I don’t know about you, but when you’re single… there are days when all those precious ‘couple’ pictures just get under your skin. I’m just being honest and so is Caitlin Muir in her article in Relevant Magazine:
The Strangest Gift
If singleness is a gift, why does it often feel like a curse?
“Will your husband be joining you?”
The look of surprise was always the same. I had already seen it half a dozen times on my trip—always followed by a quick apology, and something along the lines of: “It’s just so rare for a young woman to be traveling in Puerto Rico alone.”
That had been the concern of my family, friends and co-workers as I set off on a solo trip that was half business and half pleasure into the heart of Puerto Rico. I call it the Taken effect.
“You’ll have to come back on your honeymoon. The island is best with a lover,” was the most common response.
Sweet. Let me put “Get a lover” right on the top of my to-do list.
The sun was dipping low behind the green mountains as I lay in my hammock a few minutes later. It seemed like a thousand sights and sounds were exploding all around me. The sky was a love sonnet from God, etched for the entire world to see … and I was alone.
“God. This sucks,” I prayed, “I know I should be grateful for this adventure, but seriously, can’t I have someone to share it with?”
You know the feeling—that moment when everything is perfect, yet something—someone—is missing. Ninety percent of the time, I’m happy being single and glad for the crazy adventures I’m able to have. But part of me always wishes for an adventure buddy—to have someone else with whom to share the moments and memories.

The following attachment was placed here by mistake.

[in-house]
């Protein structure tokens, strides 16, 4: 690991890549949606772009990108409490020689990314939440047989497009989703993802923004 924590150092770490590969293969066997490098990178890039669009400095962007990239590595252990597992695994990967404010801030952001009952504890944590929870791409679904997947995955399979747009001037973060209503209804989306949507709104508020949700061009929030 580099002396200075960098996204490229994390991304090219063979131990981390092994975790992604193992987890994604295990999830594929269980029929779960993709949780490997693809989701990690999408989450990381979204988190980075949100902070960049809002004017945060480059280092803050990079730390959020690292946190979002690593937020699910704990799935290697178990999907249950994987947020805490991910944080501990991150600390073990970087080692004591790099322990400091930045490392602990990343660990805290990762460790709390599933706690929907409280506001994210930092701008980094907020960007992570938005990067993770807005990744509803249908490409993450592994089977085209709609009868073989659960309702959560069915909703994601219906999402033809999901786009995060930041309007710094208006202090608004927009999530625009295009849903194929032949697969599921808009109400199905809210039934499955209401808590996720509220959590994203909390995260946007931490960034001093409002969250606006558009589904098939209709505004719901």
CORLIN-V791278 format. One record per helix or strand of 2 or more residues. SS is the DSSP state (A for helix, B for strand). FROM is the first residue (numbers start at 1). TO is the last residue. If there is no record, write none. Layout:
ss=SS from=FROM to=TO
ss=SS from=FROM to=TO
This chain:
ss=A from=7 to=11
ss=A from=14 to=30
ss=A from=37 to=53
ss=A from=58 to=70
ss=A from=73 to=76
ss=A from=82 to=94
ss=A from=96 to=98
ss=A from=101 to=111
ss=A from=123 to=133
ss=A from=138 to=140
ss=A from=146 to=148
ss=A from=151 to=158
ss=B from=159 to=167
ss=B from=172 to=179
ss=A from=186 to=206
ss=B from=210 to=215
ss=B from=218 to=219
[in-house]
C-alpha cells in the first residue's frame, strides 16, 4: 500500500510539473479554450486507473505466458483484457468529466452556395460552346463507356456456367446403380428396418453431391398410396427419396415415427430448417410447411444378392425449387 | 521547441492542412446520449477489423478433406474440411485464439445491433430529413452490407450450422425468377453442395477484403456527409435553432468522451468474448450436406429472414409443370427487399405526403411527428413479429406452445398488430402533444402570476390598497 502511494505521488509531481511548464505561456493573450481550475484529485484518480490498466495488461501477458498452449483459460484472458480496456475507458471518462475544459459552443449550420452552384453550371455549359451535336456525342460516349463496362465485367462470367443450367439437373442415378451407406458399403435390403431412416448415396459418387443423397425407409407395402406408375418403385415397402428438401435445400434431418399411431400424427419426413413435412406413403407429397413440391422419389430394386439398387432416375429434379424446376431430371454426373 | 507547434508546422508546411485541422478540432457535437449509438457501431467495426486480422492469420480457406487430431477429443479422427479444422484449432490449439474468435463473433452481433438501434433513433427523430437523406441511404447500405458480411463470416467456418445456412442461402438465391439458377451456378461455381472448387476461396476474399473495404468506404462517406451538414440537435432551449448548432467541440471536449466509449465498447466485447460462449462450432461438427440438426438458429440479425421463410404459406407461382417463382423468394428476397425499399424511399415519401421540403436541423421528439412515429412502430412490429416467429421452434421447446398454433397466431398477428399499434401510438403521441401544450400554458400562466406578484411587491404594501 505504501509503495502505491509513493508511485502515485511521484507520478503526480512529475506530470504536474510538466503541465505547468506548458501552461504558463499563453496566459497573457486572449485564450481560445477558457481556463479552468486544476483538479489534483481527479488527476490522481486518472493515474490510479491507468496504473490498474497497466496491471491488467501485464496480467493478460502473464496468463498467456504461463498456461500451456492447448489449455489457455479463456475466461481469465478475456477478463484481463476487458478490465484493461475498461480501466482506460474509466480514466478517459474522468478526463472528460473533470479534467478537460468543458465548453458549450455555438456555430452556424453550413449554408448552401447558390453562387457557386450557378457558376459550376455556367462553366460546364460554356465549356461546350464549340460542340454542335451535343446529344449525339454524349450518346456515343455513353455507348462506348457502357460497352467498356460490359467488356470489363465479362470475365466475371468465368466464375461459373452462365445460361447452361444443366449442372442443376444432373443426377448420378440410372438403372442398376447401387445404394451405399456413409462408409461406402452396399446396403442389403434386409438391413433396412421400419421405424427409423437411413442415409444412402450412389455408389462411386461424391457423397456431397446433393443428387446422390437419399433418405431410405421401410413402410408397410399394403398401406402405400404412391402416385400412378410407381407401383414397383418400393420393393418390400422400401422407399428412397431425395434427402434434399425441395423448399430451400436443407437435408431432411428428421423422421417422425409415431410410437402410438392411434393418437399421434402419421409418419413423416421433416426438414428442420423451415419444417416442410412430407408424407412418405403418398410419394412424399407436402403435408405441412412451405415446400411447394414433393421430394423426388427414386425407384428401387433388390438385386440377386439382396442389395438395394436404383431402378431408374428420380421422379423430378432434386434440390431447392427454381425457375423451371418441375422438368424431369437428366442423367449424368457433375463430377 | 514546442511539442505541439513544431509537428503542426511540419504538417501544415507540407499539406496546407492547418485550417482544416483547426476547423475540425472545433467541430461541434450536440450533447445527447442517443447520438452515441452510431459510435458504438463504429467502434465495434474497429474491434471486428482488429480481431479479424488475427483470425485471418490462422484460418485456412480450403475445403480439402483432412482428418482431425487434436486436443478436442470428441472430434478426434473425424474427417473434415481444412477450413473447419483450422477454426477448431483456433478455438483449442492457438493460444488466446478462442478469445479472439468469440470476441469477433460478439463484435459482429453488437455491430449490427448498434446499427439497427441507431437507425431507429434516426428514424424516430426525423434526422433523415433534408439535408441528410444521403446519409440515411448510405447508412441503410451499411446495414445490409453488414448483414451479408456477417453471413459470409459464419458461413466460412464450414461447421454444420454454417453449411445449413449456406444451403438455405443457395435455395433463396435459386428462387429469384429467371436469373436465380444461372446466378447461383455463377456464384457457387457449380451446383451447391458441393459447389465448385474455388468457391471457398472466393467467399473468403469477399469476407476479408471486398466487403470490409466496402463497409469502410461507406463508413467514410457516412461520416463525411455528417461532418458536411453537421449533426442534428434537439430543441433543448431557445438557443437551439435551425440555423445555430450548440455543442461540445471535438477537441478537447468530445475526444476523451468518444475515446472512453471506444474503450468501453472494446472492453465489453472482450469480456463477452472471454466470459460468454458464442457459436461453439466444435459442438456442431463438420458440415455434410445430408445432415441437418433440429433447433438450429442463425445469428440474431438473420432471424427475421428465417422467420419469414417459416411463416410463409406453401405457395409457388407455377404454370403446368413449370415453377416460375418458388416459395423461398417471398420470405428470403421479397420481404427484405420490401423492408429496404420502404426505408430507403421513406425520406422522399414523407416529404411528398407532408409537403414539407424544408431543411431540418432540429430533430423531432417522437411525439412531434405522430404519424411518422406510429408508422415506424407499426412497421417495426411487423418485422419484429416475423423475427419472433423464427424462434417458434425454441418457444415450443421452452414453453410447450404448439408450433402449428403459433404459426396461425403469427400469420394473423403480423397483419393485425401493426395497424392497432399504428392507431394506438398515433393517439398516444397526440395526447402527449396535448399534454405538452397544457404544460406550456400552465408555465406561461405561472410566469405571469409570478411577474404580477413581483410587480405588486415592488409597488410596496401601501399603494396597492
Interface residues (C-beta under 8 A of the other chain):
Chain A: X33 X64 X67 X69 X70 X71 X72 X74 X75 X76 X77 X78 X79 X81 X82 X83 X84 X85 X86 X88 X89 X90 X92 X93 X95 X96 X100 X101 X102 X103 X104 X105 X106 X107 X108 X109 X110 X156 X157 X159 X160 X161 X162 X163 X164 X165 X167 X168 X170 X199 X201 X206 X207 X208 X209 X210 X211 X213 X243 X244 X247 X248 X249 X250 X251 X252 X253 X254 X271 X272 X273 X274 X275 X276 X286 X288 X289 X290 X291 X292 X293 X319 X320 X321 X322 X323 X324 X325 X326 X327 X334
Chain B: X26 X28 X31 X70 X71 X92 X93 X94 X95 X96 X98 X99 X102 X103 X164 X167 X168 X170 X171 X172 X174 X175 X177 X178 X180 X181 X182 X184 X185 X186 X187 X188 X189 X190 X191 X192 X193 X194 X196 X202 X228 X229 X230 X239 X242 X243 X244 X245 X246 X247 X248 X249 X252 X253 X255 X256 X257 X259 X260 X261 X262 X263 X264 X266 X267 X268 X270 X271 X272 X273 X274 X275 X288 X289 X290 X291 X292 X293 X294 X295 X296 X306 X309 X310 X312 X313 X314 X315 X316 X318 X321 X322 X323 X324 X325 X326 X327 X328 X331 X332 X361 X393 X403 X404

Growing up in the Church, I’ve heard many people call singleness a gift. These people take words penned by the Apostle Paul in 1 Corinthians 7 and try to lay them across the shoulders of depressed singles as encouragement.
Being given the gift of singleness is as appealing and fun as receiving socks for Christmas. It’s one of those “gifts” that make you paste a shadow of a smile on your face while inwardly, you want to punch the giver in the face. Most of us want to give it back.
But then there are the people who cling to the gift, saying that marriage gets in the way of ministry. Suddenly, the “gift of singleness” has become an excuse for people in the ministry to hide behind the fear of commitment, let themselves go or be lazy in their relationships with others.
Both extremes miss the whole picture. Maybe it’s time to take another look at that gift.